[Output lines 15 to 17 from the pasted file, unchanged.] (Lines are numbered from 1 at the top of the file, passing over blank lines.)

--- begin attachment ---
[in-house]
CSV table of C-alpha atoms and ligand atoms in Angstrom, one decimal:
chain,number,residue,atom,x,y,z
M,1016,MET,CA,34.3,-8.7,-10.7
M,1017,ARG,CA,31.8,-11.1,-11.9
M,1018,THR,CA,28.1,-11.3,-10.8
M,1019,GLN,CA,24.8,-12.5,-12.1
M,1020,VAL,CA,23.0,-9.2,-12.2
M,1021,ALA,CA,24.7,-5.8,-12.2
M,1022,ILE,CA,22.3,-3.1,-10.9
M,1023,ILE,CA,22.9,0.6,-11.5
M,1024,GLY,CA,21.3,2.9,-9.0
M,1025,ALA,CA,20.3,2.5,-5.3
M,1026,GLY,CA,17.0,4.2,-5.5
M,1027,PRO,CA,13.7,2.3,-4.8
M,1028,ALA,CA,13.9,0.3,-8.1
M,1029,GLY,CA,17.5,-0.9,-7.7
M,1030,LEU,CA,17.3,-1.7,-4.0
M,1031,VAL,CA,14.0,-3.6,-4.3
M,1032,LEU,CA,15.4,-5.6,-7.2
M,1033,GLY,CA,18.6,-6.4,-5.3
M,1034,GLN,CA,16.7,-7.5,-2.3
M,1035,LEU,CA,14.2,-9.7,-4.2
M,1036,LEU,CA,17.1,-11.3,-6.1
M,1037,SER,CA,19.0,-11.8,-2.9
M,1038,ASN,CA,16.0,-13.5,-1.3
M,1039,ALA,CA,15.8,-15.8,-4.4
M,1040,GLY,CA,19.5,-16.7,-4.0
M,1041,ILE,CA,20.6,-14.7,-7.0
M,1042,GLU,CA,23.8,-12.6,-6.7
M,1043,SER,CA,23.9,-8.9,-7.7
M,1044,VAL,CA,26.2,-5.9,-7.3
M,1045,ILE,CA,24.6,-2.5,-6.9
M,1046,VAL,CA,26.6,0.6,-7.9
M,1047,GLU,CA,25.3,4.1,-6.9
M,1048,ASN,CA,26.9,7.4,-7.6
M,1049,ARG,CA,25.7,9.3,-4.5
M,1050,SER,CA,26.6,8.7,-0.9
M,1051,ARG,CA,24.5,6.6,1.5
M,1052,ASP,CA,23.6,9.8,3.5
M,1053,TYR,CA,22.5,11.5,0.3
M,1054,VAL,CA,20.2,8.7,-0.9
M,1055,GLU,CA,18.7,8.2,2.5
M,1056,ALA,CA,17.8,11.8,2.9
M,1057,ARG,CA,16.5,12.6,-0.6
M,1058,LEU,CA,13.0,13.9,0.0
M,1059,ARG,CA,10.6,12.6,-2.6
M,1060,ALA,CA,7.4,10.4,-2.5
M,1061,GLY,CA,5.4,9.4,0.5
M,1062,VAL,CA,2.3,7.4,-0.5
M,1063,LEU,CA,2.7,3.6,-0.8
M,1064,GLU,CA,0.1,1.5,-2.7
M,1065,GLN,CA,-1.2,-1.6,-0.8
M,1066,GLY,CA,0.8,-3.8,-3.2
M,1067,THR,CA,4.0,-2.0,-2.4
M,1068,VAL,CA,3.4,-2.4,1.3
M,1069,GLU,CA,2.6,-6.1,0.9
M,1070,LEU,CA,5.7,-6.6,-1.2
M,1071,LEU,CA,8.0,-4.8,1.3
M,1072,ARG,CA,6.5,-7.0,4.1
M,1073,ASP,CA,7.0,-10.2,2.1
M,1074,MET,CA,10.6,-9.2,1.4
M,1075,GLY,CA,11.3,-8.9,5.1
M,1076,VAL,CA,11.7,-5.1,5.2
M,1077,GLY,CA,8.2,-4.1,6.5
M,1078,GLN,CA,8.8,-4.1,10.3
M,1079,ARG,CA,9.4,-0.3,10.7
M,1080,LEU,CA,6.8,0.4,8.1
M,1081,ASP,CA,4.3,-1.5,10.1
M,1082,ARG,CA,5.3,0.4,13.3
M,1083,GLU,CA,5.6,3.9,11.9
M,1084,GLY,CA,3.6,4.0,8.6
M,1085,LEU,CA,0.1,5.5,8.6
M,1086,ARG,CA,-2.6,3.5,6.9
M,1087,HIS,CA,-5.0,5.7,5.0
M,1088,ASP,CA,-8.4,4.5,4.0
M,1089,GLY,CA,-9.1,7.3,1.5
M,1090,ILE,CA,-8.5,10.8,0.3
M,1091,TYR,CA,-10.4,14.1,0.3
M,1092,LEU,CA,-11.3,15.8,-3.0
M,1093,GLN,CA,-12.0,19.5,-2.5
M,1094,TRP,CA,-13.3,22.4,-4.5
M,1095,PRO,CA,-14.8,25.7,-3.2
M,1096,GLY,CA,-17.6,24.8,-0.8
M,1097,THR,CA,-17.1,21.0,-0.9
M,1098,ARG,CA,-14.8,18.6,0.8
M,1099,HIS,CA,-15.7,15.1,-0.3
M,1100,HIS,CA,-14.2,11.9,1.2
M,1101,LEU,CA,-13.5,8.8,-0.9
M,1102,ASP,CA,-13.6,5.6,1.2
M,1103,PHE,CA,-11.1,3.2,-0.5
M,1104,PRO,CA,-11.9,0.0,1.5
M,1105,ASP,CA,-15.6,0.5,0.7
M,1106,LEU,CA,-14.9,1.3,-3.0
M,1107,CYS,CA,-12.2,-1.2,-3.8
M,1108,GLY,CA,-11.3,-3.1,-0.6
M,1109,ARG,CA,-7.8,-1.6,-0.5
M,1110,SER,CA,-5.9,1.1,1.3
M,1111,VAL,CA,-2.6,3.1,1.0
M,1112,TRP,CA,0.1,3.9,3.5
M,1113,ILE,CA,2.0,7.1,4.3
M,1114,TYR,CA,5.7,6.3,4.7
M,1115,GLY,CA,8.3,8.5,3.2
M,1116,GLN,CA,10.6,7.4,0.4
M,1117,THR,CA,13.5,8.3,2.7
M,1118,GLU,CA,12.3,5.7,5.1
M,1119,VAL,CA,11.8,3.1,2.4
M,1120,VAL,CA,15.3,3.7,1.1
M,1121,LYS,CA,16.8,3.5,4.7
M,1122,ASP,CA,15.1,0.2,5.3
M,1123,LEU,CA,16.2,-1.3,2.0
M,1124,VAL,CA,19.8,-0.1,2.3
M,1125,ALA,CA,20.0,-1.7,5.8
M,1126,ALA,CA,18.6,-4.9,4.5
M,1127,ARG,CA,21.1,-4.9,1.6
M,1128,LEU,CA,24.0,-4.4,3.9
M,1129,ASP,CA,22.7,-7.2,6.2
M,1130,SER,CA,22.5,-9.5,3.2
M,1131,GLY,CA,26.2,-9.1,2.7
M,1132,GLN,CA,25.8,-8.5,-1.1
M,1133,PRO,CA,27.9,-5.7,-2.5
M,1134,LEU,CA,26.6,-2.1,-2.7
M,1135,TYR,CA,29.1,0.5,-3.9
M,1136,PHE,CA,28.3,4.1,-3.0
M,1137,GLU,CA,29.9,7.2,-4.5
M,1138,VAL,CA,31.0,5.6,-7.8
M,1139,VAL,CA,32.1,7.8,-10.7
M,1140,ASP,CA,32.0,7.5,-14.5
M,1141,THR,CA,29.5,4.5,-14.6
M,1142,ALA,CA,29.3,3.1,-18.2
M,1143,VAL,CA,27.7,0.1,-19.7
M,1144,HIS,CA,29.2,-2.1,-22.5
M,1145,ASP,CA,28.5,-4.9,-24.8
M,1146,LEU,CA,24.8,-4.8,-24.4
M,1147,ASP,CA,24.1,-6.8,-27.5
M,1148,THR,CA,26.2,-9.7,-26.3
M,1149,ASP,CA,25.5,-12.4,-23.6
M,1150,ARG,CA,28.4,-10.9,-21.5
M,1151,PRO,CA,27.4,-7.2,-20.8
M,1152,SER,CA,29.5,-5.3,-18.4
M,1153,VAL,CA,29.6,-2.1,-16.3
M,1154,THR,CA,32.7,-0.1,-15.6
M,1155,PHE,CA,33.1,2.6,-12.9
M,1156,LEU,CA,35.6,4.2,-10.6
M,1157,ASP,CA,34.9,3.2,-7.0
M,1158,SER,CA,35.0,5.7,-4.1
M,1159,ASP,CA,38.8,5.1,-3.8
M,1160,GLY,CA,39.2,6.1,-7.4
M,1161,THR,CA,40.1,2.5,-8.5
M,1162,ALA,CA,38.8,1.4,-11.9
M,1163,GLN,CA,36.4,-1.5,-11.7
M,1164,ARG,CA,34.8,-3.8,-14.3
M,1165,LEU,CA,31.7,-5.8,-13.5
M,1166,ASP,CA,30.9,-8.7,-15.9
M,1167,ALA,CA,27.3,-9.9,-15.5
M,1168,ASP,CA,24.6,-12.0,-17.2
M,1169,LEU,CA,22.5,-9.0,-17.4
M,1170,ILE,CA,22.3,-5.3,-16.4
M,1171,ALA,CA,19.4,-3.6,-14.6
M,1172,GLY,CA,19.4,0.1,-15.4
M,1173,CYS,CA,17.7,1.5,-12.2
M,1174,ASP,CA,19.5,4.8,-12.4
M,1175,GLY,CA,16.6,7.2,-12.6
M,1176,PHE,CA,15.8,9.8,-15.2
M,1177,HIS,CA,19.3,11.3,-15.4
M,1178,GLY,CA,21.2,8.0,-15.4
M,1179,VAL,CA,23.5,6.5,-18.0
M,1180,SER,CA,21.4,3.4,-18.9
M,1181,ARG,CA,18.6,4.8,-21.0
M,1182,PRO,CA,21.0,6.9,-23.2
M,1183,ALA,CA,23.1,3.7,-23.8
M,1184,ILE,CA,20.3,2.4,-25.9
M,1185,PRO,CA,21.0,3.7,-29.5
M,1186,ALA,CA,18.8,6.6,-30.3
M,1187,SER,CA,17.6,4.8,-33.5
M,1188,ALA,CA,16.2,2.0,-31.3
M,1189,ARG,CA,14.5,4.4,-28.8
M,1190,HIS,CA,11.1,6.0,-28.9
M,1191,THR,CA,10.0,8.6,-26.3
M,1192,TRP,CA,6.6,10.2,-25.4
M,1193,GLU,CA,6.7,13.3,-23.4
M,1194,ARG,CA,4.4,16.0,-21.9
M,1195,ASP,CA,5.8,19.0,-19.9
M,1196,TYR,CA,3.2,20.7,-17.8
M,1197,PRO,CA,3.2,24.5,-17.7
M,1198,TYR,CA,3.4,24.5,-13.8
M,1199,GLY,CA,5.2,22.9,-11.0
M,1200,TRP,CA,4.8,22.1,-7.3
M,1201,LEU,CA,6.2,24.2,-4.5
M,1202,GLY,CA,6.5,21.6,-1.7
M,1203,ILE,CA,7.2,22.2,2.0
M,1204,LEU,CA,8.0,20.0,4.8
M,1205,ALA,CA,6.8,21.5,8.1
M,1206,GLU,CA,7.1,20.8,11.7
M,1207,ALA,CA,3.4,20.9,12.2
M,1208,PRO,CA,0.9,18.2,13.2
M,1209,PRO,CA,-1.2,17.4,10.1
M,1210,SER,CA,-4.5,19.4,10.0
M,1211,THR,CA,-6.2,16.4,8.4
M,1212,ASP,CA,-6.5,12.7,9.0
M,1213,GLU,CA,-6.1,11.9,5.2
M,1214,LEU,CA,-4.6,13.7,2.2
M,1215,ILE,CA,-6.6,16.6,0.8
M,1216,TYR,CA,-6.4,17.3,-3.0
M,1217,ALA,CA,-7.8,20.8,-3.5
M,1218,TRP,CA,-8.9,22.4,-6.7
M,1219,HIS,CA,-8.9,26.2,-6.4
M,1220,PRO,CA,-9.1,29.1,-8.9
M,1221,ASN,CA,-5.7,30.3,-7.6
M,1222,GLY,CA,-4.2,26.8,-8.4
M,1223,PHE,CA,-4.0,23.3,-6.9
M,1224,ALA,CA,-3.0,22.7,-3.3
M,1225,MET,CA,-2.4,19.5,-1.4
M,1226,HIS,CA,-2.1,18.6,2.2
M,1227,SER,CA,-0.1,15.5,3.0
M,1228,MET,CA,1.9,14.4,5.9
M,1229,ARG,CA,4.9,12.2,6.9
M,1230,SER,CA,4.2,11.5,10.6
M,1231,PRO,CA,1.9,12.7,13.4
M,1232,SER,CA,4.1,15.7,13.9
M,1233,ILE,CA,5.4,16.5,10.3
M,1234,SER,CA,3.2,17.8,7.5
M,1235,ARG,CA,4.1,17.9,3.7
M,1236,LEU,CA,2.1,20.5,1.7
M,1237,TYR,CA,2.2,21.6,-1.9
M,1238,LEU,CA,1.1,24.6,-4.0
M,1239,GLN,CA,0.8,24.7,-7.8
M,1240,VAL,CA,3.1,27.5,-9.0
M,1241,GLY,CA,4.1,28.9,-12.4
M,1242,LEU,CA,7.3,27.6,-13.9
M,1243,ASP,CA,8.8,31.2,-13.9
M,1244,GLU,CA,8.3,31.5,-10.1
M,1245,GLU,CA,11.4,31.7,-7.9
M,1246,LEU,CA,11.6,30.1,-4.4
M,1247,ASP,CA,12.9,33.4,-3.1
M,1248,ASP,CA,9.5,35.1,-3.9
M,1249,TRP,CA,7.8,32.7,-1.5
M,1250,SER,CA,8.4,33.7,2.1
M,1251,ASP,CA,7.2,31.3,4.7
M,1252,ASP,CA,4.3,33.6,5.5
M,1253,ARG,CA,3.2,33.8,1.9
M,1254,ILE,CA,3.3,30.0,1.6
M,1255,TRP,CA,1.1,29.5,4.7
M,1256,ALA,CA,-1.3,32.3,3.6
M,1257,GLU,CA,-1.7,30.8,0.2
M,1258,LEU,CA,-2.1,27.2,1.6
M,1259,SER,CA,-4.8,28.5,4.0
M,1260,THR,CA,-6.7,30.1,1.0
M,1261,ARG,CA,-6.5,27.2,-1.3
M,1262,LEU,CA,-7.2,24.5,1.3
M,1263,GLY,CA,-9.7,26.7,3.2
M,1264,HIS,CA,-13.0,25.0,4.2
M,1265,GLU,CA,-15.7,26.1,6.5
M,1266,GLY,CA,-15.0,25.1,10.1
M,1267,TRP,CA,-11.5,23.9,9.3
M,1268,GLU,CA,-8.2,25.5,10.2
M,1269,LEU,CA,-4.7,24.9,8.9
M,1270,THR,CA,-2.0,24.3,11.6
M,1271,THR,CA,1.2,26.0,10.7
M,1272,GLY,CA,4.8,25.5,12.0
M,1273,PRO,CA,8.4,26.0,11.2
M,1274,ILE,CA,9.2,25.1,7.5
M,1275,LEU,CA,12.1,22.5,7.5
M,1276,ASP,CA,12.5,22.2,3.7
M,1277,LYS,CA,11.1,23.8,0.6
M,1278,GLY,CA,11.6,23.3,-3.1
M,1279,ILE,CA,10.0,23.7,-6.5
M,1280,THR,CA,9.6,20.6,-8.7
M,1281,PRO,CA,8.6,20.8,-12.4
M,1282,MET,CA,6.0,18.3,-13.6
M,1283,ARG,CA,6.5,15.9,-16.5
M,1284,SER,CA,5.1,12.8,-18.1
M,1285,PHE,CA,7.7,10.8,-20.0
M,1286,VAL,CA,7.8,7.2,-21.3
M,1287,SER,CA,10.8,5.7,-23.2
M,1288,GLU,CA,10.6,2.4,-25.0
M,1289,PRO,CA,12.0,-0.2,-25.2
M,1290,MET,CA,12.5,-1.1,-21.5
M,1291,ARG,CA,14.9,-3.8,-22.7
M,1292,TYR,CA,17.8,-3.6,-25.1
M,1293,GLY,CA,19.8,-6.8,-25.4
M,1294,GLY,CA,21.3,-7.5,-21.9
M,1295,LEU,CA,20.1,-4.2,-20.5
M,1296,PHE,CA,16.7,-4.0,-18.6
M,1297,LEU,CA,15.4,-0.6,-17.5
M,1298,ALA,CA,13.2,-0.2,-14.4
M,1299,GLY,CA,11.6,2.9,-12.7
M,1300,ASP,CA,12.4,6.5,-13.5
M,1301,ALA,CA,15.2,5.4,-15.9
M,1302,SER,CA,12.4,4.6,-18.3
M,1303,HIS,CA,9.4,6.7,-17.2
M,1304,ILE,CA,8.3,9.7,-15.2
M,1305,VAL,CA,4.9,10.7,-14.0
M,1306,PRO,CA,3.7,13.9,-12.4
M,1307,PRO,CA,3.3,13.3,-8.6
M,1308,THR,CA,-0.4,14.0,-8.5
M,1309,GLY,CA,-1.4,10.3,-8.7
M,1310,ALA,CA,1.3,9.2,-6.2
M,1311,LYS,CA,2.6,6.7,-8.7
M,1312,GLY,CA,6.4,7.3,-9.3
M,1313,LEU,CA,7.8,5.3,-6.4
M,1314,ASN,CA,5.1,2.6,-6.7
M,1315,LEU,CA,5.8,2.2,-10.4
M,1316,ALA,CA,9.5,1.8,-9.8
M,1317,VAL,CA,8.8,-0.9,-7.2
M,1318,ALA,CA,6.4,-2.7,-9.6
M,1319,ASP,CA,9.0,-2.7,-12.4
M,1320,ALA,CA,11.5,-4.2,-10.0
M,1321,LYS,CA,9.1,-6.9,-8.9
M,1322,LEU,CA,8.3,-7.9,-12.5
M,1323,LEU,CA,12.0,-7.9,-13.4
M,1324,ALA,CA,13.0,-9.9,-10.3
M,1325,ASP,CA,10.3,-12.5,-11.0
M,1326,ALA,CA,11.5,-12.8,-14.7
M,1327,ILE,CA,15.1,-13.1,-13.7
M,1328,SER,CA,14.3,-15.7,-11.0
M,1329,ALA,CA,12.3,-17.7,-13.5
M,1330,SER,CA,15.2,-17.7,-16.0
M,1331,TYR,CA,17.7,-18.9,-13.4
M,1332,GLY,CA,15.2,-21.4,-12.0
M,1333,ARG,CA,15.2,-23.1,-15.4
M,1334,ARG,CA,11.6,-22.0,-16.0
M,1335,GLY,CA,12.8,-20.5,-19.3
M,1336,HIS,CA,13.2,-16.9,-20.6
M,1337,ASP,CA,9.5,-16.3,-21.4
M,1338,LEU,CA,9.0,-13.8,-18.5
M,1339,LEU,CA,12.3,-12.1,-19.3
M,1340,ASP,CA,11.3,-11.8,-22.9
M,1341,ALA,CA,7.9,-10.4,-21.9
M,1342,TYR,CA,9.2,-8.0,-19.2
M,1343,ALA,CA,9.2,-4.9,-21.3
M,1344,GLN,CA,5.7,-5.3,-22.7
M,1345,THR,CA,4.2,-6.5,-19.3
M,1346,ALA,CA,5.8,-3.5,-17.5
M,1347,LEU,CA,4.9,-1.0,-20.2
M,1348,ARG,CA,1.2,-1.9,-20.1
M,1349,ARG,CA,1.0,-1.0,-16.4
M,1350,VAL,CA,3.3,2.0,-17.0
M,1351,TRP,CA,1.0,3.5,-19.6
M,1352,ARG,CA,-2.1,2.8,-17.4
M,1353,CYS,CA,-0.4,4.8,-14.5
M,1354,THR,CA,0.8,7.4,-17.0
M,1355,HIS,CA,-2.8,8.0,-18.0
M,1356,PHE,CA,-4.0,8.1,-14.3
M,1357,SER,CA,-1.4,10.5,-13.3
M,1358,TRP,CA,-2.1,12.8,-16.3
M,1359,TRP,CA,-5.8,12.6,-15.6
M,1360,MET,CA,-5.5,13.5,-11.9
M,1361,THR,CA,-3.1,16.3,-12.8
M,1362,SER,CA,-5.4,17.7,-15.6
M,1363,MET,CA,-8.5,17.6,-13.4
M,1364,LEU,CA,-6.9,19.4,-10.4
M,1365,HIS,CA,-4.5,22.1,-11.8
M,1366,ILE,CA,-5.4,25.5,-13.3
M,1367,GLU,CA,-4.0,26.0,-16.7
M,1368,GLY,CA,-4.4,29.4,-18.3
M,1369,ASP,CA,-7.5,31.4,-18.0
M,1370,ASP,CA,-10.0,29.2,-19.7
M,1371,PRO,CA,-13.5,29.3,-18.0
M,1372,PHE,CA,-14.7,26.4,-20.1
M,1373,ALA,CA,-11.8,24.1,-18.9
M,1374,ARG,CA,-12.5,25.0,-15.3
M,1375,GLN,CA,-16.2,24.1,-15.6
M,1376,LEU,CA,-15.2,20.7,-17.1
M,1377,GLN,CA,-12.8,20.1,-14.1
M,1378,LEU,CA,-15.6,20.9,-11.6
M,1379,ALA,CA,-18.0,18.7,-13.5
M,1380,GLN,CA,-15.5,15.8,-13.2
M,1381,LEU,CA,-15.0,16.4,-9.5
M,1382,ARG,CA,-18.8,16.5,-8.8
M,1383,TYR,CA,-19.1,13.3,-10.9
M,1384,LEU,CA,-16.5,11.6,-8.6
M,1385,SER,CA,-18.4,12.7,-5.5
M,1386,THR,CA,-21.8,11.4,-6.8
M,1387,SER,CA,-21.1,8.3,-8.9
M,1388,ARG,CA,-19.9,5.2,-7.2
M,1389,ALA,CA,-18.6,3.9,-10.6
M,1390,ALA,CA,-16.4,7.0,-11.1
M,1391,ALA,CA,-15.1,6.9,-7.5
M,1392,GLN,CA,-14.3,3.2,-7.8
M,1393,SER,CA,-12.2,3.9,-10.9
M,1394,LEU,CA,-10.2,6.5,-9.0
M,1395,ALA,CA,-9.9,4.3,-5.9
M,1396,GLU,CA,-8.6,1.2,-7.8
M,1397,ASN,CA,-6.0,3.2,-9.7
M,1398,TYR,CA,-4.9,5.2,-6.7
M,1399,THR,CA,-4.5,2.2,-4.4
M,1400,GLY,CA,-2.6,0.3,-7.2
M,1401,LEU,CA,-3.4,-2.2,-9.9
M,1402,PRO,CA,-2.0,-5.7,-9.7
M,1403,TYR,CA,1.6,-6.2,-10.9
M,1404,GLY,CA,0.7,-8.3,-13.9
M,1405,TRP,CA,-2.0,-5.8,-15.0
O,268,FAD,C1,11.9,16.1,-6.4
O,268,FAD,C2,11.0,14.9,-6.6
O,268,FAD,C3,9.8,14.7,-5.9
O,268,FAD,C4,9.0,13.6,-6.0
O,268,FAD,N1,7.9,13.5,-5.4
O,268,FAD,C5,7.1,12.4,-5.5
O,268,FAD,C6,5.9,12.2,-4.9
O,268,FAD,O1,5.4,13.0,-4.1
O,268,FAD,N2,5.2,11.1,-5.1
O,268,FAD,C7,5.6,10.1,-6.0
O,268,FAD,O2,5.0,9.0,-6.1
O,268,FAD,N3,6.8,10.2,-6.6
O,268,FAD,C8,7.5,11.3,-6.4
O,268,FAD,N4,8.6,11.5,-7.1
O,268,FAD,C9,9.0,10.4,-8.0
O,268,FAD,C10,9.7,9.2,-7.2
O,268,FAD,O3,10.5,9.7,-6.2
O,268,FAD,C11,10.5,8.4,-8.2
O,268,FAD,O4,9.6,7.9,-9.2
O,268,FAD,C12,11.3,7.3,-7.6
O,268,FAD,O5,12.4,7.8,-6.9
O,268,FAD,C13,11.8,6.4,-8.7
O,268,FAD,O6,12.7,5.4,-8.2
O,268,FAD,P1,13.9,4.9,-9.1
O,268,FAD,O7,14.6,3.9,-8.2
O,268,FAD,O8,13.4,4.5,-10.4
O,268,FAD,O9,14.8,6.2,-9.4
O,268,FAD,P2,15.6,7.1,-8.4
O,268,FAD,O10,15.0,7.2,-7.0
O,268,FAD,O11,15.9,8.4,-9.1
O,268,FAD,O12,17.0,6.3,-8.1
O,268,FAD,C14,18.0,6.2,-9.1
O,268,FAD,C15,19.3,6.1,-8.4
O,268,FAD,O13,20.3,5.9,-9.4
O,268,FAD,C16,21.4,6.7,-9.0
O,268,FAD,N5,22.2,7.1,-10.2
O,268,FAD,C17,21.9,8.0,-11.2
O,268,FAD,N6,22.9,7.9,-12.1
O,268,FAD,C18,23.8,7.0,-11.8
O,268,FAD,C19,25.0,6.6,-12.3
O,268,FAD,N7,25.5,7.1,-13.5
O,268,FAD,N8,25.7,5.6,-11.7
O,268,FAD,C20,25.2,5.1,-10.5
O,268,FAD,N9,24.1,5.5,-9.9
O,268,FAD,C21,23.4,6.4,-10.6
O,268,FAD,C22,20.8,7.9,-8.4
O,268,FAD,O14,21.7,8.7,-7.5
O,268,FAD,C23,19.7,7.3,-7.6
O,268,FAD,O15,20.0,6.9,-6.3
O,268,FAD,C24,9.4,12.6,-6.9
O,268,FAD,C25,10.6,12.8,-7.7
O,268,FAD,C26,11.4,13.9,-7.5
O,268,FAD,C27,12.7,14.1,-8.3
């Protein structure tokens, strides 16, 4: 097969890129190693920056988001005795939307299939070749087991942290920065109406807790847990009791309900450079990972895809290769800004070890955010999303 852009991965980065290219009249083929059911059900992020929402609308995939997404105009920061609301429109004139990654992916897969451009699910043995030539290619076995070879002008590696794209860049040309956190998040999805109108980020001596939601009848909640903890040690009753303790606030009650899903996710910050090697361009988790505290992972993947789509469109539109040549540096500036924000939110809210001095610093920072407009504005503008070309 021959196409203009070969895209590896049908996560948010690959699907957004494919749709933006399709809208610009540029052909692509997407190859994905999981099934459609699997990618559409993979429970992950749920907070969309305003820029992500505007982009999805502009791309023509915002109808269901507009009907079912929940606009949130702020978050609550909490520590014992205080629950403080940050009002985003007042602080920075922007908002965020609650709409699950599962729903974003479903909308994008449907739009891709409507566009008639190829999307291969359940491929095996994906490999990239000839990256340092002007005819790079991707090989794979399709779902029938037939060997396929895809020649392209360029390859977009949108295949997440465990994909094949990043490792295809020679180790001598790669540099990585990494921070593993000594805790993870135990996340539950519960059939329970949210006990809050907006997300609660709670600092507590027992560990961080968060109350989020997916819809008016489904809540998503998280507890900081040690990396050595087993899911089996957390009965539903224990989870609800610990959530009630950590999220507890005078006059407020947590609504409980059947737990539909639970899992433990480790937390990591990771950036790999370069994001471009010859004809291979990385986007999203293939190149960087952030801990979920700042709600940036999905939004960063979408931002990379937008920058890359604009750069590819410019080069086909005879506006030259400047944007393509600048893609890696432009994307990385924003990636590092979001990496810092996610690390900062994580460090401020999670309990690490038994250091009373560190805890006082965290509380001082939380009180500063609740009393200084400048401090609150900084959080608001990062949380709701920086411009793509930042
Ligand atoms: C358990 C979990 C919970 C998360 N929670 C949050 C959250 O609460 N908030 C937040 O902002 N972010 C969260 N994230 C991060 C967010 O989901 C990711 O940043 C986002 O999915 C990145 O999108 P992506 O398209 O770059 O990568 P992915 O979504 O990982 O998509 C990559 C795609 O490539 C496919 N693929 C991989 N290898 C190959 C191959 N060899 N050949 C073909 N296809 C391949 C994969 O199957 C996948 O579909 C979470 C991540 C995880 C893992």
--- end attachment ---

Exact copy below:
M,1027,PRO,CA,13.7,2.3,-4.8
M,1028,ALA,CA,13.9,0.3,-8.1
M,1029,GLY,CA,17.5,-0.9,-7.7